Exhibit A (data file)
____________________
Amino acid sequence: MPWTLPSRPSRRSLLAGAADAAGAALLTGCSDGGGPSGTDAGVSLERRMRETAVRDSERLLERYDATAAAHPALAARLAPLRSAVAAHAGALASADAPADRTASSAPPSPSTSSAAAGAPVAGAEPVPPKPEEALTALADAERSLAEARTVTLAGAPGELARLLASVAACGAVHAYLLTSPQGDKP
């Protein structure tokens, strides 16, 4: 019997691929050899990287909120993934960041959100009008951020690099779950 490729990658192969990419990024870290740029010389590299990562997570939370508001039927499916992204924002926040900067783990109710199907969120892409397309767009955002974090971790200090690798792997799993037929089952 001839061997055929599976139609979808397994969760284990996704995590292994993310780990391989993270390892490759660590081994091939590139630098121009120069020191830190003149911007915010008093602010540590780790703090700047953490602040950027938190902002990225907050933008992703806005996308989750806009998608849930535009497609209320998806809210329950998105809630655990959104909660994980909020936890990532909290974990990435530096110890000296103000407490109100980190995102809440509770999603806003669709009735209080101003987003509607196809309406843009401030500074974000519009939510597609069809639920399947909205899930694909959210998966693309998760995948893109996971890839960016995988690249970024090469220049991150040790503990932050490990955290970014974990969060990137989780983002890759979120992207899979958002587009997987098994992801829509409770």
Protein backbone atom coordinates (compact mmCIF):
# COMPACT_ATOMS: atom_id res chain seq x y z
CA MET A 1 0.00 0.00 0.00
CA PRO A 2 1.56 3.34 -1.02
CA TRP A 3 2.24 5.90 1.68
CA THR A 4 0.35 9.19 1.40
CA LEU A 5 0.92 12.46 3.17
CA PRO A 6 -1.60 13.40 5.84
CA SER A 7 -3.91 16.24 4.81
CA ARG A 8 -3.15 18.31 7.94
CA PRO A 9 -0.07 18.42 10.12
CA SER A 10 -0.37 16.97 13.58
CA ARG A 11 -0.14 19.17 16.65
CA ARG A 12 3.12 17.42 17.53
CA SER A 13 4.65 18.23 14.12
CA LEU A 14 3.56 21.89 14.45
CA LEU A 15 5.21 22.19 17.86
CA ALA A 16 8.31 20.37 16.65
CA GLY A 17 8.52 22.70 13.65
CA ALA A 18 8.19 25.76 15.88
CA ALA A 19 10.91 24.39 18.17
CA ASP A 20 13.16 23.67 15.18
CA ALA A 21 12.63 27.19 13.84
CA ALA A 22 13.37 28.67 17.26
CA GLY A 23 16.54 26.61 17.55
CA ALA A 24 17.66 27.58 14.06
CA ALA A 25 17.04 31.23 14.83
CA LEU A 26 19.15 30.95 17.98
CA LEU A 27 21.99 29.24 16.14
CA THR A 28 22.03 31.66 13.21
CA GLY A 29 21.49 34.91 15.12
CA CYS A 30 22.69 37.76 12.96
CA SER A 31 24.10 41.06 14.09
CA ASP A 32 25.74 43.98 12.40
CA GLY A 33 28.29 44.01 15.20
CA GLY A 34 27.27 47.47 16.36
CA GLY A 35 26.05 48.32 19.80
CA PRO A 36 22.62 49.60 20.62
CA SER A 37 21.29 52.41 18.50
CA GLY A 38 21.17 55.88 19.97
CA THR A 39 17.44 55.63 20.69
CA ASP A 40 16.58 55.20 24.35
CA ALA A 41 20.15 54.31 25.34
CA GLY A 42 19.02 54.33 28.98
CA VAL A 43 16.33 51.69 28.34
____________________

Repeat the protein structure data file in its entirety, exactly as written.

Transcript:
Amino acid sequence: MPWTLPSRPSRRSLLAGAADAAGAALLTGCSDGGGPSGTDAGVSLERRMRETAVRDSERLLERYDATAAAHPALAARLAPLRSAVAAHAGALASADAPADRTASSAPPSPSTSSAAAGAPVAGAEPVPPKPEEALTALADAERSLAEARTVTLAGAPGELARLLASVAACGAVHAYLLTSPQGDKP
């Protein structure tokens, strides 16, 4: 019997691929050899990287909120993934960041959100009008951020690099779950 490729990658192969990419990024870290740029010389590299990562997570939370508001039927499916992204924002926040900067783990109710199907969120892409397309767009955002974090971790200090690798792997799993037929089952 001839061997055929599976139609979808397994969760284990996704995590292994993310780990391989993270390892490759660590081994091939590139630098121009120069020191830190003149911007915010008093602010540590780790703090700047953490602040950027938190902002990225907050933008992703806005996308989750806009998608849930535009497609209320998806809210329950998105809630655990959104909660994980909020936890990532909290974990990435530096110890000296103000407490109100980190995102809440509770999603806003669709009735209080101003987003509607196809309406843009401030500074974000519009939510597609069809639920399947909205899930694909959210998966693309998760995948893109996971890839960016995988690249970024090469220049991150040790503990932050490990955290970014974990969060990137989780983002890759979120992207899979958002587009997987098994992801829509409770």
Protein backbone atom coordinates (compact mmCIF):
# COMPACT_ATOMS: atom_id res chain seq x y z
CA MET A 1 0.00 0.00 0.00
CA PRO A 2 1.56 3.34 -1.02
CA TRP A 3 2.24 5.90 1.68
CA THR A 4 0.35 9.19 1.40
CA LEU A 5 0.92 12.46 3.17
CA PRO A 6 -1.60 13.40 5.84
CA SER A 7 -3.91 16.24 4.81
CA ARG A 8 -3.15 18.31 7.94
CA PRO A 9 -0.07 18.42 10.12
CA SER A 10 -0.37 16.97 13.58
CA ARG A 11 -0.14 19.17 16.65
CA ARG A 12 3.12 17.42 17.53
CA SER A 13 4.65 18.23 14.12
CA LEU A 14 3.56 21.89 14.45
CA LEU A 15 5.21 22.19 17.86
CA ALA A 16 8.31 20.37 16.65
CA GLY A 17 8.52 22.70 13.65
CA ALA A 18 8.19 25.76 15.88
CA ALA A 19 10.91 24.39 18.17
CA ASP A 20 13.16 23.67 15.18
CA ALA A 21 12.63 27.19 13.84
CA ALA A 22 13.37 28.67 17.26
CA GLY A 23 16.54 26.61 17.55
CA ALA A 24 17.66 27.58 14.06
CA ALA A 25 17.04 31.23 14.83
CA LEU A 26 19.15 30.95 17.98
CA LEU A 27 21.99 29.24 16.14
CA THR A 28 22.03 31.66 13.21
CA GLY A 29 21.49 34.91 15.12
CA CYS A 30 22.69 37.76 12.96
CA SER A 31 24.10 41.06 14.09
CA ASP A 32 25.74 43.98 12.40
CA GLY A 33 28.29 44.01 15.20
CA GLY A 34 27.27 47.47 16.36
CA GLY A 35 26.05 48.32 19.80
CA PRO A 36 22.62 49.60 20.62
CA SER A 37 21.29 52.41 18.50
CA GLY A 38 21.17 55.88 19.97
CA THR A 39 17.44 55.63 20.69
CA ASP A 40 16.58 55.20 24.35
CA ALA A 41 20.15 54.31 25.34
CA GLY A 42 19.02 54.33 28.98
CA VAL A 43 16.33 51.69 28.34